With the increased visibility a scientist may enjoy from being featured in the press comes an increased responsibility to ensure that results are reported in an accurate, balanced manner that steers clear of sensationalistic notions. The onus is on the scientist and journalist to not overinterpret conclusions, extrapolate animal data to humans, or underrepresent associated risks or limitations in an effort to portray applications or benefits in a way that suggests they are more immediate or general in nature than they may well be.
Not all scientists have an interest in being seen and heard, perhaps believing that trumpeting success is unseemly or that given the competitive nature of science and increasing corporate ties, heightened exposure may place investments, collaborations, or funding at risk. Hand in hand with an increased public profile comes a greater chance of receiving negative publicity; for example, if proposed therapeutics do not pan out. In addition, authors of studies published in the JCI have requested that a press release discussing details of their work in animals not be released to the media for fear of triggering an outcry from animal rights activists, despite having received appropriate ethical approval from their institution.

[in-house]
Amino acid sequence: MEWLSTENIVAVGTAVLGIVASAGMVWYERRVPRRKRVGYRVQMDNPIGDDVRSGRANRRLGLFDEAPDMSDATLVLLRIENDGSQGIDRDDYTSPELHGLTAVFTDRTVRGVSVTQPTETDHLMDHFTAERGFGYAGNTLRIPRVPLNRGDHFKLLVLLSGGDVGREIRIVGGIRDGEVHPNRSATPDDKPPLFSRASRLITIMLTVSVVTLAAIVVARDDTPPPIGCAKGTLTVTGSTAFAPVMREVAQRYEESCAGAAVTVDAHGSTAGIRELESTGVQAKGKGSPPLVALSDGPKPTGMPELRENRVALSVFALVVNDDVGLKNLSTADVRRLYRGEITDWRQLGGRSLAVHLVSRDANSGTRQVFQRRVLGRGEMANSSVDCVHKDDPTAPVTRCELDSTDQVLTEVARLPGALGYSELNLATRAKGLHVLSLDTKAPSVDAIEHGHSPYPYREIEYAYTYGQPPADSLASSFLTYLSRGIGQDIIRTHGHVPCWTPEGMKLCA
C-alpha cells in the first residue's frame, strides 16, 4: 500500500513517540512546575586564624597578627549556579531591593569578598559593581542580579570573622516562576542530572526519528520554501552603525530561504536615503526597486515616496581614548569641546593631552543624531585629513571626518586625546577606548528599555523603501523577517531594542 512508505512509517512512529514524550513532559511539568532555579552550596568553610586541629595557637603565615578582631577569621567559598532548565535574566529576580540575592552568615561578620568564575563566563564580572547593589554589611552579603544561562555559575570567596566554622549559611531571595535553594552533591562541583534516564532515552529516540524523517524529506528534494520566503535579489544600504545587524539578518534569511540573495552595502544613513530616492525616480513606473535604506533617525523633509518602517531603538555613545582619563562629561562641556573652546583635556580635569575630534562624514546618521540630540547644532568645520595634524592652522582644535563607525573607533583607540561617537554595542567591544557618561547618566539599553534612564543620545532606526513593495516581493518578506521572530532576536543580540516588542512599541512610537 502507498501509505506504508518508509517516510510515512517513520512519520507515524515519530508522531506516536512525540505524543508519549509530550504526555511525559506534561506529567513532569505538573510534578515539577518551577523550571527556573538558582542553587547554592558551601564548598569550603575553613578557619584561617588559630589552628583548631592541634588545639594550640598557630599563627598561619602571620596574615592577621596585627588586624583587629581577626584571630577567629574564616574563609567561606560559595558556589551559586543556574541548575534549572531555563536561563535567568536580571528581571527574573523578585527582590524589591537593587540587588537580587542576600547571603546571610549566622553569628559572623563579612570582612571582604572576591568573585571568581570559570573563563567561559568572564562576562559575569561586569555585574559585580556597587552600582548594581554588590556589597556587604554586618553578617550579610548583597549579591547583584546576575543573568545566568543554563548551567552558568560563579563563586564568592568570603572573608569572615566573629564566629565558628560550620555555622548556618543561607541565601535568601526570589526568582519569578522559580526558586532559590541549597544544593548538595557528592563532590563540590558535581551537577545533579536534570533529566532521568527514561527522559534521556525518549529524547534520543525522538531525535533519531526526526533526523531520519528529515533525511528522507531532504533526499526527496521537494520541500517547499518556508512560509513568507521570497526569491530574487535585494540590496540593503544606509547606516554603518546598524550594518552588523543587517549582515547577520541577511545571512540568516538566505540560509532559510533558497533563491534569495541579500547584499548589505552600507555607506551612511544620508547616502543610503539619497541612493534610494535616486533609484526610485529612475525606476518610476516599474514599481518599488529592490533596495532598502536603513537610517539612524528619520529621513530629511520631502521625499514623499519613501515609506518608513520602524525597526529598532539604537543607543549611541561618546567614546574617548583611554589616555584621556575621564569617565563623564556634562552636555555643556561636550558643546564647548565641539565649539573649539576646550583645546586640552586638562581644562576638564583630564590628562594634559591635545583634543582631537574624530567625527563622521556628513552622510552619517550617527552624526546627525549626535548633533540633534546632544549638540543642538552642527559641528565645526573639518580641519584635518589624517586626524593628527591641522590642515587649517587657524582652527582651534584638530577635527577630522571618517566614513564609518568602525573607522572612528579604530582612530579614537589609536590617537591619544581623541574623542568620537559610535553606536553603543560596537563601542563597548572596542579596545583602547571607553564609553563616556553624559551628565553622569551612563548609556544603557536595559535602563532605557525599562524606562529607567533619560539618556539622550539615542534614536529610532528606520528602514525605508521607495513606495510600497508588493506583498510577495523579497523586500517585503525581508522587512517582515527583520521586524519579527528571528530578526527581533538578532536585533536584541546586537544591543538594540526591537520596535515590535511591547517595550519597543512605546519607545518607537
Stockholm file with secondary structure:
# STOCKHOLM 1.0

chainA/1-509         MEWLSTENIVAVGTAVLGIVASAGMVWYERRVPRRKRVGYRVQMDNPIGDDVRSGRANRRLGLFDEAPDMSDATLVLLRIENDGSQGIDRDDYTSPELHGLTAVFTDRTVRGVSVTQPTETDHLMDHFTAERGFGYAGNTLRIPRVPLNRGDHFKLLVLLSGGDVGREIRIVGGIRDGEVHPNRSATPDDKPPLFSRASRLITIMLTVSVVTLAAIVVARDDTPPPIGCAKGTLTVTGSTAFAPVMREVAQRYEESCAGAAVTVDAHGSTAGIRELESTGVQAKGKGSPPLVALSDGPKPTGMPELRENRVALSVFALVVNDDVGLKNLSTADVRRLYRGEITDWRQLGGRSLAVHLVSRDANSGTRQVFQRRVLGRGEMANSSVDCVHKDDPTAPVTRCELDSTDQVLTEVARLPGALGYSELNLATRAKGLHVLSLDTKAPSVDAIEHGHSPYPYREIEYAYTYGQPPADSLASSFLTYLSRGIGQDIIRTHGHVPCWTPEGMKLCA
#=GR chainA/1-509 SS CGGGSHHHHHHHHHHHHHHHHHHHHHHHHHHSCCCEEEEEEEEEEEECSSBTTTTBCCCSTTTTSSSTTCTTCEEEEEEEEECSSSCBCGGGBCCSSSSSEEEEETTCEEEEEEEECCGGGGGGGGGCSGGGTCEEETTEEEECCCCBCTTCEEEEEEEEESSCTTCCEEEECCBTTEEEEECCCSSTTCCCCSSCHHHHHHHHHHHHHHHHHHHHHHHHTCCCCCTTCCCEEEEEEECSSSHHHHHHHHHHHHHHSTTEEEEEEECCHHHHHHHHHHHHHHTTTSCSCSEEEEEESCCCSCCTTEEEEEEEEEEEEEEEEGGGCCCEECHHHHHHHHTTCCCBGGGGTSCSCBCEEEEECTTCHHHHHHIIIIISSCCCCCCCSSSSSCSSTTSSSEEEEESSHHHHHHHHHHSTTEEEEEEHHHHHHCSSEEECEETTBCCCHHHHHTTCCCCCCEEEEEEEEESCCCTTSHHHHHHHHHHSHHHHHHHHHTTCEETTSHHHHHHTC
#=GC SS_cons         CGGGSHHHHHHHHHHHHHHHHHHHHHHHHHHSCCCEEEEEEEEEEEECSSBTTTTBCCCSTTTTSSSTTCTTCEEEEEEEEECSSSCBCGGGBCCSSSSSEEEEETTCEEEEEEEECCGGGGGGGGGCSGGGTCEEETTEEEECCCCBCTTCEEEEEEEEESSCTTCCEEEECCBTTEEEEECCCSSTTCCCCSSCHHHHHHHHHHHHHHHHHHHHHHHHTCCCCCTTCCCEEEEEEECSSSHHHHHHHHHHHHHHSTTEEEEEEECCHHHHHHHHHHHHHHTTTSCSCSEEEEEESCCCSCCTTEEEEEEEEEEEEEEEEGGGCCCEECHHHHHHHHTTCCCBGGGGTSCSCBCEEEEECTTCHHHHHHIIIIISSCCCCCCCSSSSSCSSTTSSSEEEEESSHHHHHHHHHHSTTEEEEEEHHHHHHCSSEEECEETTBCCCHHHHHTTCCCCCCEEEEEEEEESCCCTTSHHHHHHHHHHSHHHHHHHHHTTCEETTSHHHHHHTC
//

Relations with the press should be considered part and parcel of scientists’ responsibilities, alongside grant writing and student mentoring. However, unlike political figures, scientists are not often called upon to spin their work for the press. Should scientists look to the academic system to provide better instruction as to how to describe research in simpler terms? Scientists are encouraged to assess to what end a journal highlights published research for the lay press, consider this prior to submission, and work with institutional public affairs offices toward preparing press releases. Many institutions have recently begun to offer access to trained communications staff to coach potential interviewees on how to handle press interviews and to avoid being misquoted.
In order for the scientist-journalist symbiosis to succeed, scientists must carefully consider their audience and determine the most appropriate angle for presenting how their work impacts everyday life, in simple language devoid of jargon. In turn, journalists must gather the facts, present them accurately, and always remain acutely aware of their social responsibility, which as the aforementioned instance unfortunately reinforces is not always the case. Readers are strongly encouraged to be prudent in their choice of birth control. And yes, you can quote me on that.